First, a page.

(Follow this link for the original article)
The trade and investment minister made his comments during a tour of four of Wiltshire’s most high-profile businesses.
Lord Livingston, a former BT chief executive who succeeded Lord Green in the post in December 2013, said one of his key priorities since taking over is encouraging medium-sized businesses, defined as companies with a turnover of between £20m and £200m, to sell more products and services overseas.
He believes that large companies such as Diageo, Land Rover and GlaxoSmithKline and smaller start-ups such as those in TechHubs across the UK are promoting themselves well abroad, but that there is a gap in between.
He said: “What we’ve not done so well is medium-sized companies with revenues of between £20m and £200m.
“Sometimes it’s about finance. Sometimes it’s just about companies servicing the home market too much. Often they’ve got the product already but we need to help them look beyond the UK and Europe.”
This help includes improving access to export finance, ensuring experienced exporters are available to advise their peers, encouraging companies to visit international trade conferences and inviting businesses to attend global trade missions, he said.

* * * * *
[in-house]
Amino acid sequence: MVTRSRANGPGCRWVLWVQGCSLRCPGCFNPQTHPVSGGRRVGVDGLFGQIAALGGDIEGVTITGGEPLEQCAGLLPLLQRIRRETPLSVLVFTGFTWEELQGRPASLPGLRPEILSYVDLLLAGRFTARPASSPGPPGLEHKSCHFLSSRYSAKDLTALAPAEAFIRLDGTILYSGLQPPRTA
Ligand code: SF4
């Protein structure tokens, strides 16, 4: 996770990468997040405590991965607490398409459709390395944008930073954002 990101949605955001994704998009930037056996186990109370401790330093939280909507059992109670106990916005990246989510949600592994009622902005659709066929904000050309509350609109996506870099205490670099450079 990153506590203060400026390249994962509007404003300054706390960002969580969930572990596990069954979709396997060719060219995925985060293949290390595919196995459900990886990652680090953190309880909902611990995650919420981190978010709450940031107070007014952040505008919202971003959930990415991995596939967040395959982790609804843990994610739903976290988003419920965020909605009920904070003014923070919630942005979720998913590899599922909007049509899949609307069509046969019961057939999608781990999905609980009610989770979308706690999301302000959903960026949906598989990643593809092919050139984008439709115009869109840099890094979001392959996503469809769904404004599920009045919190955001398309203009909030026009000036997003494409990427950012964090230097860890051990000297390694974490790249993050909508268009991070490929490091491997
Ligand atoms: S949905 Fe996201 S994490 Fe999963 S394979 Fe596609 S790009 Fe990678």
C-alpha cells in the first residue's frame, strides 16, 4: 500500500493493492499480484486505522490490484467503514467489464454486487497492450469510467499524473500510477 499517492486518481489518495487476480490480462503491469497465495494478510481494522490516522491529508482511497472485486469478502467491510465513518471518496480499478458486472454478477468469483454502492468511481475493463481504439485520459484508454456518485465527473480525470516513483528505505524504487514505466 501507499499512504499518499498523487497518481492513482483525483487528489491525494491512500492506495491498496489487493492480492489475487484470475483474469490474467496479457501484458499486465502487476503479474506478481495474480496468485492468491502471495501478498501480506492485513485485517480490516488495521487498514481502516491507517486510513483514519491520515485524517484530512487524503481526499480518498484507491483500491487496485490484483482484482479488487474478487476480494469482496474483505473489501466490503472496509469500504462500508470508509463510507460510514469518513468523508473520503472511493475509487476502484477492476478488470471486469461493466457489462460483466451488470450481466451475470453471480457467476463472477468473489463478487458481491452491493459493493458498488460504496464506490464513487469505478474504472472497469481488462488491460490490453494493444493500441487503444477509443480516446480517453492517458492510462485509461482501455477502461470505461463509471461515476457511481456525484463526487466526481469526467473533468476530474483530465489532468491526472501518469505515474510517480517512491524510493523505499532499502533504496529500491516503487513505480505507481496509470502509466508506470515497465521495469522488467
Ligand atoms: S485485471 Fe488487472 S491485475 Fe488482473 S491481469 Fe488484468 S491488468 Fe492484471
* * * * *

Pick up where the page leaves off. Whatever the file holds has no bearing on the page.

Lord Livingston toured four companies in Wiltshire this week to find out how they are using support from UK Trade & Investment to grow exports and to see what more can be done to help others.
He visited one of the South West’s largest companies in Dyson (Malmesbury), as well as two medium-sized businesses in furniture maker Canburg (Devizes) and IT services developer Scisys (Chippenham), and one smaller operation in waste recovery specialist Tetronics (Swindon).
He said: “It’s a real mix of companies doing all sorts of different things but they all have the common theme that they’re among the global leaders in the niches that they’re in and they’ve all got unique skills and capabilities.
“All of the companies I’ve seen are looking to expand and export more and more. I think the level of design and creativity in the South West is really strong.”